Evaluation of amniotic membrane transplantation as an adjunct to medical therapy as compared with medical therapy alone in acute ocular burns

Ophthalmology. 2005 Nov;112(11):1963-9. doi: 10.1016/j.ophtha.2005.05.022. Epub 2005 Sep 29.


Purpose: To evaluate the role of amniotic membrane transplantation (AMT) in acute ocular burns.

Design: Prospective, randomized, controlled clinical trial.

Participants and controls: Patients with grade II to IV ocular burns within 3 weeks of injury were recruited. Thirty-seven patients, 7 of whom had bilateral involvement (total, 44 eyes), participated in the trial. Twenty eyes were included in group A (AMT) and 24 eyes were included in group B (controls).

Intervention: The eyes in the AMT group underwent AMT in addition to conventional medical therapy. In the control group, only conventional medical therapy was instituted.

Main outcome measures: The patients' subjective assessments of relief of ocular discomfort, healing of the corneal epithelial defect, visual acuity, extent of corneal vascularization, formation of symblepharon, and tear function tests.

Results: At day 1, subjective ocular discomfort scores were reduced significantly in eyes with moderate burns in the AMT group compared with controls (P = 0.05), but there was no difference between the 2 groups in eyes with severe burns. The log mean percentage reduction in size of epithelial defect by day 7 was 7.43+/-0.89 after AMT and 6.23+/-1.10 with medical treatment alone in moderate grade burns at day 7 (P = 0.01), but there was no difference between the 2 groups in eyes with severe burns. There was no overall difference in the final visual acuity, symblepharon formation, corneal vascularization, and tear function tests between the 2 groups over the next 3 months and further follow-up. There was a high dropout rate for long-term follow-up.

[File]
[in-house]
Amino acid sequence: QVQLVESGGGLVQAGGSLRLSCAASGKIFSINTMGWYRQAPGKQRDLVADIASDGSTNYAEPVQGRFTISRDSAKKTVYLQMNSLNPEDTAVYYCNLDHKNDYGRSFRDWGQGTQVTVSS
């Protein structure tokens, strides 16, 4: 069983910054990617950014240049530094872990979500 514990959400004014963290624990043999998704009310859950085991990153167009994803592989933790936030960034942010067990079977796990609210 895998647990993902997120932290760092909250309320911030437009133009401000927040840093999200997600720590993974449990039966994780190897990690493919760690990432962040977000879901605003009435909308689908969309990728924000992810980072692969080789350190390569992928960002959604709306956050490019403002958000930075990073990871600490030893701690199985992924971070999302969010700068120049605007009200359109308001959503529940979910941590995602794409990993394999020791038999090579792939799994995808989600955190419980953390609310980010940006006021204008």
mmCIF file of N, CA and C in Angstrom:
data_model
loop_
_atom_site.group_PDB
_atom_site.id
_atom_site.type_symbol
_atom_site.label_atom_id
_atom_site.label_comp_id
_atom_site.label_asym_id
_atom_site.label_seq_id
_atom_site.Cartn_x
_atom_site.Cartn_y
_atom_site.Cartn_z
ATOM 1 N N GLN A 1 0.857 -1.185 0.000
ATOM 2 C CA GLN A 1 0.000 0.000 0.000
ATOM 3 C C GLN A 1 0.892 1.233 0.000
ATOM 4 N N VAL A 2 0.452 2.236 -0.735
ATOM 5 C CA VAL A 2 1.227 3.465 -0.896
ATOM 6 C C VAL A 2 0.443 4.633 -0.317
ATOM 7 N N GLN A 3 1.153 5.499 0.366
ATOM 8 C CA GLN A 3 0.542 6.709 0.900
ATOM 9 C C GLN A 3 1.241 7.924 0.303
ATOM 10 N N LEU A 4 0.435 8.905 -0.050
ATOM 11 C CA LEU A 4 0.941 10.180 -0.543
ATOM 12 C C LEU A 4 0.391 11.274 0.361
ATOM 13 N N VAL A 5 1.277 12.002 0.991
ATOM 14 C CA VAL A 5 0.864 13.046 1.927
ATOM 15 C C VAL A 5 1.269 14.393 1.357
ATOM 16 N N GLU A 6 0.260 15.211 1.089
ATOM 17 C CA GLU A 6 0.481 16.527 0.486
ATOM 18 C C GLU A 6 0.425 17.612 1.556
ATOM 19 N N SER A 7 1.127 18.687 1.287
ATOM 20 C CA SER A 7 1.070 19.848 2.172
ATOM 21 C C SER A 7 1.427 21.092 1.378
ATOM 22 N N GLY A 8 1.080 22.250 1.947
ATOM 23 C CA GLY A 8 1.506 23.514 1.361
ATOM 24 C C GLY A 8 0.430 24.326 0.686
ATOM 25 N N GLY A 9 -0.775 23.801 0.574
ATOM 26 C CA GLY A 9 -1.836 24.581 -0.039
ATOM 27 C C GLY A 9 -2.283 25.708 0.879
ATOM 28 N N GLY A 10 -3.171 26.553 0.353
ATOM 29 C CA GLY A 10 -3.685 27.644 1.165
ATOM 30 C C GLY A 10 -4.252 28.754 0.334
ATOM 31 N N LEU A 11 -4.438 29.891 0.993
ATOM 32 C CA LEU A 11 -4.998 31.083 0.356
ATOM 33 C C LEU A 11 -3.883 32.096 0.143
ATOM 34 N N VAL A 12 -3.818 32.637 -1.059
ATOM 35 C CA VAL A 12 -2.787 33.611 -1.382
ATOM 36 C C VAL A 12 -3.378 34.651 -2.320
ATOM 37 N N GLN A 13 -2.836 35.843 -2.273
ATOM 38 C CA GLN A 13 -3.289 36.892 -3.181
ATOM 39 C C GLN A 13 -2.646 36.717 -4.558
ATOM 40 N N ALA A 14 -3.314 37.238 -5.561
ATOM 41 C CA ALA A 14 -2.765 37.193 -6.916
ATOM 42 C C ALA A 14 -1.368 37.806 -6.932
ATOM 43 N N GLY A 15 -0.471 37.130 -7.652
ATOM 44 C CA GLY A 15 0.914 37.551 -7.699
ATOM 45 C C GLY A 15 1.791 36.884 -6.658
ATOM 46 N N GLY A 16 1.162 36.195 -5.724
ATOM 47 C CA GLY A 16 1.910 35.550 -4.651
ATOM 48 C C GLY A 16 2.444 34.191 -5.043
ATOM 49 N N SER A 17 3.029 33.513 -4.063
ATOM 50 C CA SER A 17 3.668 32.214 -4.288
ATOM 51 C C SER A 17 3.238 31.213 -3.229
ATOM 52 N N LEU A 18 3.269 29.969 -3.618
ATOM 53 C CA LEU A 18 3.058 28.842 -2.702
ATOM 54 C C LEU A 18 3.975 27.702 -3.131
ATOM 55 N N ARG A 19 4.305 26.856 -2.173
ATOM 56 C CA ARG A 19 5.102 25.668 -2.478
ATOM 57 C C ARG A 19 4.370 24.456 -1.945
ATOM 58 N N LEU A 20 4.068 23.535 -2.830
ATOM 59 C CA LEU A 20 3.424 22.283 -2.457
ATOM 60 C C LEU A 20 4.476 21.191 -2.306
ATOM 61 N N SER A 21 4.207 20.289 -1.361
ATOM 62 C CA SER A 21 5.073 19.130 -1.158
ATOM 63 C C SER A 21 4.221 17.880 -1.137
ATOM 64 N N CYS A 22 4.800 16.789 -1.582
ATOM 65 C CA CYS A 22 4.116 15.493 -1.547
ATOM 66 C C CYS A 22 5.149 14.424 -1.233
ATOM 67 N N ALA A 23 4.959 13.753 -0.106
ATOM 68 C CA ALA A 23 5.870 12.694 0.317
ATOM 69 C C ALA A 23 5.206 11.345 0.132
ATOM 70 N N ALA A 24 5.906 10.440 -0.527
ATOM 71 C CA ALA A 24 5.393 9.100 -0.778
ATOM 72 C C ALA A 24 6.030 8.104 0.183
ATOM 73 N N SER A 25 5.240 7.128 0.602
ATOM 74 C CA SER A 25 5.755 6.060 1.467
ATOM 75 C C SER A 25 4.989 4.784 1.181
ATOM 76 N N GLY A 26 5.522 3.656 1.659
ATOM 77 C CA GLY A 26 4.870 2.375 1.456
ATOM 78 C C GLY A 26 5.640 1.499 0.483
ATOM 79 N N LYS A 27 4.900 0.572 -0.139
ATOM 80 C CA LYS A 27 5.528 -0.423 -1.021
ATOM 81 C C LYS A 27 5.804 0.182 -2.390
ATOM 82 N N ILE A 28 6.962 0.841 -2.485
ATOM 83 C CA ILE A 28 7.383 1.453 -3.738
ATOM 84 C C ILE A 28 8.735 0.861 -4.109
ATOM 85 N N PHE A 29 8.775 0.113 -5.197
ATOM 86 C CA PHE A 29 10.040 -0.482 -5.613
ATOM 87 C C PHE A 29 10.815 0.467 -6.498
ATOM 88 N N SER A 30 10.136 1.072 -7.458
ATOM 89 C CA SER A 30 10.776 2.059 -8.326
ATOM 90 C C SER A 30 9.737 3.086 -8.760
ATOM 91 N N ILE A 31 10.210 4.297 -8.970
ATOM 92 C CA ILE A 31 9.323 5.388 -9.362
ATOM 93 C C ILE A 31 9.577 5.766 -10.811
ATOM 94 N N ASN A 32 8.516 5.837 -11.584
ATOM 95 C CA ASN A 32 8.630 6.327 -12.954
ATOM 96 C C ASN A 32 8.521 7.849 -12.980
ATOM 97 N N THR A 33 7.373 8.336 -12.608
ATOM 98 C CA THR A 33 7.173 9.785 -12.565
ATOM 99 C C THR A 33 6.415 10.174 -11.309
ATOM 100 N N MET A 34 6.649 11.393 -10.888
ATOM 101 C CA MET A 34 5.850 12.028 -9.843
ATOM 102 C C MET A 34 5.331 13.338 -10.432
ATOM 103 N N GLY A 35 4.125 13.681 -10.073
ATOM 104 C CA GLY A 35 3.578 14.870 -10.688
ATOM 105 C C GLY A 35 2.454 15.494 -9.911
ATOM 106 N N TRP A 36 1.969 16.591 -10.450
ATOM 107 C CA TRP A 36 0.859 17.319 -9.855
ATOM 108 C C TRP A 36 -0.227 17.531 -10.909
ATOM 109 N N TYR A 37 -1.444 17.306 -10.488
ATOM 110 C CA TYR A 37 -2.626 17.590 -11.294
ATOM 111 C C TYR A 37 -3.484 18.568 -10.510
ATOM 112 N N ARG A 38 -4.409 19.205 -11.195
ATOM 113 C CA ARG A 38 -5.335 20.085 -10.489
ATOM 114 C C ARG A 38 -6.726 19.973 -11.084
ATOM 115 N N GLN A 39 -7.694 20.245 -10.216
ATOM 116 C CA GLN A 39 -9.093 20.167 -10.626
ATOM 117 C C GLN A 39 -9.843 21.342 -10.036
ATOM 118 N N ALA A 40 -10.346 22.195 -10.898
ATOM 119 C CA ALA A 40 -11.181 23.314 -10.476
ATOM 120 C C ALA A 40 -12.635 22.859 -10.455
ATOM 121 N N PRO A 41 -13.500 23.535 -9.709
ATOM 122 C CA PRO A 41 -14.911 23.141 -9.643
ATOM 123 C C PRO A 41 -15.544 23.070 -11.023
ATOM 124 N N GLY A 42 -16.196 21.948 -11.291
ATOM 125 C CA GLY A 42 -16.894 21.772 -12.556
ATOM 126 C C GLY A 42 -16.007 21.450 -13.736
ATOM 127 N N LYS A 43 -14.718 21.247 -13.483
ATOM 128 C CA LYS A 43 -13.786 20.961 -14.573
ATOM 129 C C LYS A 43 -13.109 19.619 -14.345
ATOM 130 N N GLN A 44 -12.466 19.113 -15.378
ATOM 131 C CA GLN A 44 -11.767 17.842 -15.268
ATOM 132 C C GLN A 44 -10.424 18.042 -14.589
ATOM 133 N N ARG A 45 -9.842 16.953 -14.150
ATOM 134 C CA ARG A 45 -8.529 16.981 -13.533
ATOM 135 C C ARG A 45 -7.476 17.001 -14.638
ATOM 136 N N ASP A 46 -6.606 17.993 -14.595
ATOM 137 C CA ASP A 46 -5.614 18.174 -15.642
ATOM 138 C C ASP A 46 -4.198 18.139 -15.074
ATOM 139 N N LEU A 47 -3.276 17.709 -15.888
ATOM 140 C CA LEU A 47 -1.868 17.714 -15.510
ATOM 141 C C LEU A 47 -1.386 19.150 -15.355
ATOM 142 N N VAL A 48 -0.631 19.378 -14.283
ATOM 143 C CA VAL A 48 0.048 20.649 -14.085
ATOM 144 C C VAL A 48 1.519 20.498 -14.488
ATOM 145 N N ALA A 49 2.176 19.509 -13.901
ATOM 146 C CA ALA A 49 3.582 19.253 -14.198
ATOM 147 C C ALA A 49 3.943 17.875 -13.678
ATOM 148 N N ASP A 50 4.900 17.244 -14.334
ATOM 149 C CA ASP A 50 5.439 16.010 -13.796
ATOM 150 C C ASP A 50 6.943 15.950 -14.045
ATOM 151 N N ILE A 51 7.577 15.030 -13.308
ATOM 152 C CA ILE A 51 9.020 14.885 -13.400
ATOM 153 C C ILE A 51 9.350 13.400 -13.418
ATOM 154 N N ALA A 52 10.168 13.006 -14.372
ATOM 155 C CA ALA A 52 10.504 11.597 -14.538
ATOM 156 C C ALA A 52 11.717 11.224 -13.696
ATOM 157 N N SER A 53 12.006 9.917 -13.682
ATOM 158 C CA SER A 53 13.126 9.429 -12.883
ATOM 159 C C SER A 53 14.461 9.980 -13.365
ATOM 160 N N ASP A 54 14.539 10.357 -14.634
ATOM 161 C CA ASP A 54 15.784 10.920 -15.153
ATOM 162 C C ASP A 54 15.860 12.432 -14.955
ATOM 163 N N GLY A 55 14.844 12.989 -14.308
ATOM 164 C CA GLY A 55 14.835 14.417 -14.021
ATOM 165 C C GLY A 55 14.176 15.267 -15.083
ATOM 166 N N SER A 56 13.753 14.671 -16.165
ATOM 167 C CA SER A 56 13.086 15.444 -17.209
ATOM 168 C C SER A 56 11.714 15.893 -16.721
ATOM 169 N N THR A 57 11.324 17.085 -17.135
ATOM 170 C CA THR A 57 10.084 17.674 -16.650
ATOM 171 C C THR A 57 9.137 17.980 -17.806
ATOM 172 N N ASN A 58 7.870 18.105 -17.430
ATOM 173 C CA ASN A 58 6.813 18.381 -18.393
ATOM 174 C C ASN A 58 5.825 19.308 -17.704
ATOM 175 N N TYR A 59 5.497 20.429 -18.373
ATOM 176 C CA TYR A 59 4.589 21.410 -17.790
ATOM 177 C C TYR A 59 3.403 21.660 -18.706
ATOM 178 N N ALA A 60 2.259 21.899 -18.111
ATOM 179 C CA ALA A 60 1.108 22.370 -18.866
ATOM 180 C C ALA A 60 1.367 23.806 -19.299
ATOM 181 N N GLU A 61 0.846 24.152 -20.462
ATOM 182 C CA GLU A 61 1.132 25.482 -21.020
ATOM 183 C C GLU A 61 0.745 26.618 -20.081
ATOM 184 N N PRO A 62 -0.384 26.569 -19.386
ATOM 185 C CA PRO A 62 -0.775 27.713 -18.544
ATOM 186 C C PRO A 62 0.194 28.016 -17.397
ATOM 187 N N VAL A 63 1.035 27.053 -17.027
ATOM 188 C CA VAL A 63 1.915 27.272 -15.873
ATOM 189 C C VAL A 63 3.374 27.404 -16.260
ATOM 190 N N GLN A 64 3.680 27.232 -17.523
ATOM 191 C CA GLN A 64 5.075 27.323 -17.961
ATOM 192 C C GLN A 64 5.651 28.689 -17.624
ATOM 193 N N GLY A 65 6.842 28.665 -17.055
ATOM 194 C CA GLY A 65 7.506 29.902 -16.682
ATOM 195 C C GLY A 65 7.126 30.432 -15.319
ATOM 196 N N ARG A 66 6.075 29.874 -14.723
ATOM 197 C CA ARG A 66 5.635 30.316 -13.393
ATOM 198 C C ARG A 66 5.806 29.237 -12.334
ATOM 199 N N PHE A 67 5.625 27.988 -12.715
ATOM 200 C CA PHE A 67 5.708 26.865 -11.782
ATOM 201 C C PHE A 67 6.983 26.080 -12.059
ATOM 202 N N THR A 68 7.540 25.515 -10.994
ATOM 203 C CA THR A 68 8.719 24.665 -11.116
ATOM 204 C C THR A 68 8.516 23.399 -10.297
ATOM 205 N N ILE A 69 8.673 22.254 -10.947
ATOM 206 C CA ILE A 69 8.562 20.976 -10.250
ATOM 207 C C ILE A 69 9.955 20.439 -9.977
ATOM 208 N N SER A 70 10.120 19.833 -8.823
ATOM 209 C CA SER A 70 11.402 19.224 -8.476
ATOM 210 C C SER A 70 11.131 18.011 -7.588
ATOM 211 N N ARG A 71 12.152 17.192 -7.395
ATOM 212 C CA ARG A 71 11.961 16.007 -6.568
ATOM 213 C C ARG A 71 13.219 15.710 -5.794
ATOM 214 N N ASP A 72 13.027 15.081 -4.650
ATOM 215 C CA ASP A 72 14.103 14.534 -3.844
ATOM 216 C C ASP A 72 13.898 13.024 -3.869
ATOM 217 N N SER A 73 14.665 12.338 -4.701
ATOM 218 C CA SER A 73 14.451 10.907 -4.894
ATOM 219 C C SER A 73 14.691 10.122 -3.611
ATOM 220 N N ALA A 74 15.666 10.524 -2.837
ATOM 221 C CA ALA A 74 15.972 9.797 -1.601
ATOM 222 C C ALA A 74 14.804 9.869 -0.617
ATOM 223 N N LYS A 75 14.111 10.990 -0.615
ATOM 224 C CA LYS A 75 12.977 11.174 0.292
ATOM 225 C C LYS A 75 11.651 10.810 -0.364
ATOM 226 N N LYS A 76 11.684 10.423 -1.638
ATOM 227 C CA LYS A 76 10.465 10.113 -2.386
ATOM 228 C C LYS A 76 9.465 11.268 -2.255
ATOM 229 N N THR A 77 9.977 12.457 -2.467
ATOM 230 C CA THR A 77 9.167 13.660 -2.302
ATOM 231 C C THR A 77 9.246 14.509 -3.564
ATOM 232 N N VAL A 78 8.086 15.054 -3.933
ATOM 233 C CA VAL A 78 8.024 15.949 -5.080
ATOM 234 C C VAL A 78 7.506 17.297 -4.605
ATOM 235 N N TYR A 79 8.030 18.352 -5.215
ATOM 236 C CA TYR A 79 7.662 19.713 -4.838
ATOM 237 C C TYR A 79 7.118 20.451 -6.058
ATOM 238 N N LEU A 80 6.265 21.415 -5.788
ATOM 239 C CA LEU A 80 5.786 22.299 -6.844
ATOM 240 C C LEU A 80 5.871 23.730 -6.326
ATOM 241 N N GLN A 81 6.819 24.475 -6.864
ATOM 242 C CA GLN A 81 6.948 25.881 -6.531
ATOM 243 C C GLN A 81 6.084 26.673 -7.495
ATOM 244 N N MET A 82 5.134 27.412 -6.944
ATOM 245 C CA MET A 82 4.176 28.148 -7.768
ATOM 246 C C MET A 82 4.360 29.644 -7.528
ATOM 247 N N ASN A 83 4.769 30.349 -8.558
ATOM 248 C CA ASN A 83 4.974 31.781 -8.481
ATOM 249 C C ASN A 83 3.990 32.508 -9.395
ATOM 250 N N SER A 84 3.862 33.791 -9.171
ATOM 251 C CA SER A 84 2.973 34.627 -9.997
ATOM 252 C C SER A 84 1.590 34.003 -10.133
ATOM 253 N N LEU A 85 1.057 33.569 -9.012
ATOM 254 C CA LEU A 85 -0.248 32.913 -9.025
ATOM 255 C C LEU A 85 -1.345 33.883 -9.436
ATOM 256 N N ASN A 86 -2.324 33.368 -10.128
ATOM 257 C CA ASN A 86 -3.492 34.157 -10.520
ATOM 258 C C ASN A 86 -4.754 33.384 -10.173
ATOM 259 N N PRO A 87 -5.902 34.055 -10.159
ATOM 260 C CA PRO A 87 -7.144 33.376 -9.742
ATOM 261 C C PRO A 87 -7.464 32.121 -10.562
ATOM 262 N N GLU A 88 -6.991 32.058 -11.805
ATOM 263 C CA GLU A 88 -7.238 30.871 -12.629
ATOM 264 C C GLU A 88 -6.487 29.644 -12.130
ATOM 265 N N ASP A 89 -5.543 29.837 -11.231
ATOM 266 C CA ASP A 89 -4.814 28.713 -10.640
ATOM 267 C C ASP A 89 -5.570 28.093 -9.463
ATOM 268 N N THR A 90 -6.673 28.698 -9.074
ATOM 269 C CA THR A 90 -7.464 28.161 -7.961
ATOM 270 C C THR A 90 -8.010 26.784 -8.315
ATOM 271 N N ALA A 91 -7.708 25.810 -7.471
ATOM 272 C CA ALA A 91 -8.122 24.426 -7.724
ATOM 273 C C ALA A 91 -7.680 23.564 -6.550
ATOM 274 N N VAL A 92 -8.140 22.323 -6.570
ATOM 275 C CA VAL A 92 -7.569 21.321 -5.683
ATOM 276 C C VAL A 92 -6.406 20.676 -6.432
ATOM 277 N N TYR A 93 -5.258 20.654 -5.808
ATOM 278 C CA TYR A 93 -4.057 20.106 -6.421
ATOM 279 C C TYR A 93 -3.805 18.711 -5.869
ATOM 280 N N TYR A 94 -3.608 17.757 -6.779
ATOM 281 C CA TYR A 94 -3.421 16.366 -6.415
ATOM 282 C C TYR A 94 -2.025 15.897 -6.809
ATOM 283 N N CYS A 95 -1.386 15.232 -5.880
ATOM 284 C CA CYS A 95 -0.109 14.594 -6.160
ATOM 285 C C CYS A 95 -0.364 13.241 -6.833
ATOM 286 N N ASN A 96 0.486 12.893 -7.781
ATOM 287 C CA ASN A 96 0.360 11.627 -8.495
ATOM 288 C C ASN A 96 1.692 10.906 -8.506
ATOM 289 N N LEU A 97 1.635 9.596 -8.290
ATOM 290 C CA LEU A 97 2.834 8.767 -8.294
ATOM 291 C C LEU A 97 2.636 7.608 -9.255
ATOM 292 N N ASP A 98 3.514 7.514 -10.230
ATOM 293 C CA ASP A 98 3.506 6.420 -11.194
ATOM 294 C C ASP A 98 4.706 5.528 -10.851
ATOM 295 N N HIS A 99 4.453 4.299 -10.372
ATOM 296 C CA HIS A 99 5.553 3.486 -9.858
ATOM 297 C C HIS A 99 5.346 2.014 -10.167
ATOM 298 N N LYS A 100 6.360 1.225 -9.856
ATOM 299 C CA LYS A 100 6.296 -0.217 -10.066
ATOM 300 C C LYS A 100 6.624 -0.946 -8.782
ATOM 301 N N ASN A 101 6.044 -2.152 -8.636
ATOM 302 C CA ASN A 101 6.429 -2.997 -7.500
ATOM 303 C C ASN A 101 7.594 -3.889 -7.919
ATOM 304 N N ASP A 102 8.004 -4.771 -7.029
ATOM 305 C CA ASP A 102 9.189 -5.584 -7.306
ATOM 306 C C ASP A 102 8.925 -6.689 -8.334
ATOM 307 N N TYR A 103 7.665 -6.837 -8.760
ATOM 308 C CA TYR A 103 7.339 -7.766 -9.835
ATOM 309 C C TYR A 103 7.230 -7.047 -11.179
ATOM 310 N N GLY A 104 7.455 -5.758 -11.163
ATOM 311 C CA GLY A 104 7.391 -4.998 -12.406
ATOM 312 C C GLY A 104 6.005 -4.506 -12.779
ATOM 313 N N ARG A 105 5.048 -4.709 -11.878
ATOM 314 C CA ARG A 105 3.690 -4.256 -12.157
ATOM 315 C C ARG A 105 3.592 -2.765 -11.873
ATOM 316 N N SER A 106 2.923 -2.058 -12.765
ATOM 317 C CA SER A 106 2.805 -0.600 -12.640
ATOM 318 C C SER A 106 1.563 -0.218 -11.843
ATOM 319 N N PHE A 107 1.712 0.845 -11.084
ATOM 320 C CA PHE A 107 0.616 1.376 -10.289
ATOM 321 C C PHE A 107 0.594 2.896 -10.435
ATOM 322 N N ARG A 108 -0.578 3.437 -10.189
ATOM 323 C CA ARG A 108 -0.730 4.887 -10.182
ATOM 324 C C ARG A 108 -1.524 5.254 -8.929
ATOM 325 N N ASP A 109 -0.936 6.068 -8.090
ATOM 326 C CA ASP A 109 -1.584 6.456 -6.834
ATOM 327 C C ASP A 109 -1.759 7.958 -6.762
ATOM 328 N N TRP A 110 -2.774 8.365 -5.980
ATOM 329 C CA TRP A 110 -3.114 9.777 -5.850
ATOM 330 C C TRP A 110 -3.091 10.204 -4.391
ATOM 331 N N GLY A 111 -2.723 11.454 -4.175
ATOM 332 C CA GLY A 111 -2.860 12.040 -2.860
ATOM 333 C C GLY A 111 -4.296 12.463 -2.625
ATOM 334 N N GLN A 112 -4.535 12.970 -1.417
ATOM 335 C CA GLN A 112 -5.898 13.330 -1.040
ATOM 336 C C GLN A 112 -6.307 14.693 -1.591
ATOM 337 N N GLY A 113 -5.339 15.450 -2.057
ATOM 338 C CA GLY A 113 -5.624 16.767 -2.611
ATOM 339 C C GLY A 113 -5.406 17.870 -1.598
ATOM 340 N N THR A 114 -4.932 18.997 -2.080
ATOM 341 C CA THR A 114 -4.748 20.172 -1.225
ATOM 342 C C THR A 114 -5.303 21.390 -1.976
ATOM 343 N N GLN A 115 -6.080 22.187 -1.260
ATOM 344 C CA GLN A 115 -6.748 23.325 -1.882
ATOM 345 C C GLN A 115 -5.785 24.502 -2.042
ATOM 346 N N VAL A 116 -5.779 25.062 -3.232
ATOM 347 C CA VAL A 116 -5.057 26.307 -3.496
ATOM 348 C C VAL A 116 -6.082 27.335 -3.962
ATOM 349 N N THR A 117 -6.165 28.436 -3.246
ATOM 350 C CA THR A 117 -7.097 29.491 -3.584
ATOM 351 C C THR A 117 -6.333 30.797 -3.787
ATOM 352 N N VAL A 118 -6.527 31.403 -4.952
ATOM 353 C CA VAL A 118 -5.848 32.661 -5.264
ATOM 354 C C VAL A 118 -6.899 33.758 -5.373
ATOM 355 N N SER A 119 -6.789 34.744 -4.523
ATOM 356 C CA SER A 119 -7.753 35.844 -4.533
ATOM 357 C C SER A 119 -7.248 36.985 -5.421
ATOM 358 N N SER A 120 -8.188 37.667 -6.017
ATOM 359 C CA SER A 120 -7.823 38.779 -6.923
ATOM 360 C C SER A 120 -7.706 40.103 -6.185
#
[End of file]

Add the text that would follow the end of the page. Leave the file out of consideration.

Conclusions: Amniotic membrane transplantation in eyes with acute ocular burns has advantages in terms of reduction of pain and promotion of early epithelialization in patients with moderate grade burns, but not so in severe burns. There seems to be no definite advantage to AMT over medical therapy alone in terms of improvement in visual acuity, appearance of symblepharon, corneal vascularization, and results of tear function tests on short-term follow-up.

Publication types

  • Comparative Study
  • Evaluation Study
  • Randomized Controlled Trial
  • Research Support, Non-U.S. Gov't

MeSH terms

  • Acute Disease
  • Adolescent
  • Adult
  • Amnion / transplantation*
  • Anti-Bacterial Agents / administration & dosage*
  • Ascorbic Acid / administration & dosage
  • Burns, Chemical / drug therapy
  • Burns, Chemical / physiopathology
  • Burns, Chemical / surgery
  • Burns, Chemical / therapy*
  • Citrates / administration & dosage
  • Combined Modality Therapy
  • Cornea / blood supply
  • Corneal Diseases / drug therapy
  • Corneal Diseases / physiopathology
  • Corneal Diseases / surgery
  • Corneal Diseases / therapy*
  • Drug Therapy, Combination
  • Eye Burns / chemically induced*
  • Female
  • Glucocorticoids / administration & dosage*
  • Humans
  • Male
  • Ophthalmic Solutions / administration & dosage*
  • Prospective Studies
  • Sodium Citrate
  • Tears / metabolism
  • Tropanes / administration & dosage
  • Wound Healing


  • Anti-Bacterial Agents
  • Citrates
  • Glucocorticoids
  • Ophthalmic Solutions
  • Tropanes
  • Sodium Citrate
  • homatropine
  • Ascorbic Acid